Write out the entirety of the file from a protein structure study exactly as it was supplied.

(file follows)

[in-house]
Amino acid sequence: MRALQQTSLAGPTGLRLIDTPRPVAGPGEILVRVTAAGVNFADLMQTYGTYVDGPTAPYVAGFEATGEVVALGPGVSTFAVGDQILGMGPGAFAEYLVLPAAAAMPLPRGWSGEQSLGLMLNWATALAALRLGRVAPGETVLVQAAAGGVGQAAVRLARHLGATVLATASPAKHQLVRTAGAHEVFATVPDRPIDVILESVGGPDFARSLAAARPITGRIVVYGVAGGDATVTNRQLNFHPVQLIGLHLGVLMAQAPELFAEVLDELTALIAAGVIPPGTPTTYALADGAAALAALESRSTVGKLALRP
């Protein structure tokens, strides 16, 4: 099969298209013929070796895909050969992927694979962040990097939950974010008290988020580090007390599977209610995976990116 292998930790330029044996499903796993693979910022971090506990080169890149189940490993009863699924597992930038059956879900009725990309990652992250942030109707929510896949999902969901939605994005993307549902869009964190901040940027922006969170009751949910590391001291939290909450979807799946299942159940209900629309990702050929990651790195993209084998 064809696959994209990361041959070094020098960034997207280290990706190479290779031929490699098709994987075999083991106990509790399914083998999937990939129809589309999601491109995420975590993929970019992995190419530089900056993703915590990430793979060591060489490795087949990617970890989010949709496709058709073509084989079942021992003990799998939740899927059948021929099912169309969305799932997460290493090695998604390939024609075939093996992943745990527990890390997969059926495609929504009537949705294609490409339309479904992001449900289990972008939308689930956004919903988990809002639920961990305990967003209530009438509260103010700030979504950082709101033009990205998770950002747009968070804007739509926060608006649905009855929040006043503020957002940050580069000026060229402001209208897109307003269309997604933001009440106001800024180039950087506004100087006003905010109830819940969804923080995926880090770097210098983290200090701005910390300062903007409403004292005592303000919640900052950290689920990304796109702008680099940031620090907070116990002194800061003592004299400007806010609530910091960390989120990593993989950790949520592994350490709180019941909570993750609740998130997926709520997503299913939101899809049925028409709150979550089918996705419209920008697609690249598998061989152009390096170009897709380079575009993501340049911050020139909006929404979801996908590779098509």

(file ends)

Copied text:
[in-house]
Amino acid sequence: MRALQQTSLAGPTGLRLIDTPRPVAGPGEILVRVTAAGVNFADLMQTYGTYVDGPTAPYVAGFEATGEVVALGPGVSTFAVGDQILGMGPGAFAEYLVLPAAAAMPLPRGWSGEQSLGLMLNWATALAALRLGRVAPGETVLVQAAAGGVGQAAVRLARHLGATVLATASPAKHQLVRTAGAHEVFATVPDRPIDVILESVGGPDFARSLAAARPITGRIVVYGVAGGDATVTNRQLNFHPVQLIGLHLGVLMAQAPELFAEVLDELTALIAAGVIPPGTPTTYALADGAAALAALESRSTVGKLALRP
């Protein structure tokens, strides 16, 4: 099969298209013929070796895909050969992927694979962040990097939950974010008290988020580090007390599977209610995976990116 292998930790330029044996499903796993693979910022971090506990080169890149189940490993009863699924597992930038059956879900009725990309990652992250942030109707929510896949999902969901939605994005993307549902869009964190901040940027922006969170009751949910590391001291939290909450979807799946299942159940209900629309990702050929990651790195993209084998 064809696959994209990361041959070094020098960034997207280290990706190479290779031929490699098709994987075999083991106990509790399914083998999937990939129809589309999601491109995420975590993929970019992995190419530089900056993703915590990430793979060591060489490795087949990617970890989010949709496709058709073509084989079942021992003990799998939740899927059948021929099912169309969305799932997460290493090695998604390939024609075939093996992943745990527990890390997969059926495609929504009537949705294609490409339309479904992001449900289990972008939308689930956004919903988990809002639920961990305990967003209530009438509260103010700030979504950082709101033009990205998770950002747009968070804007739509926060608006649905009855929040006043503020957002940050580069000026060229402001209208897109307003269309997604933001009440106001800024180039950087506004100087006003905010109830819940969804923080995926880090770097210098983290200090701005910390300062903007409403004292005592303000919640900052950290689920990304796109702008680099940031620090907070116990002194800061003592004299400007806010609530910091960390989120990593993989950790949520592994350490709180019941909570993750609740998130997926709520997503299913939101899809049925028409709150979550089918996705419209920008697609690249598998061989152009390096170009897709380079575009993501340049911050020139909006929404979801996908590779098509």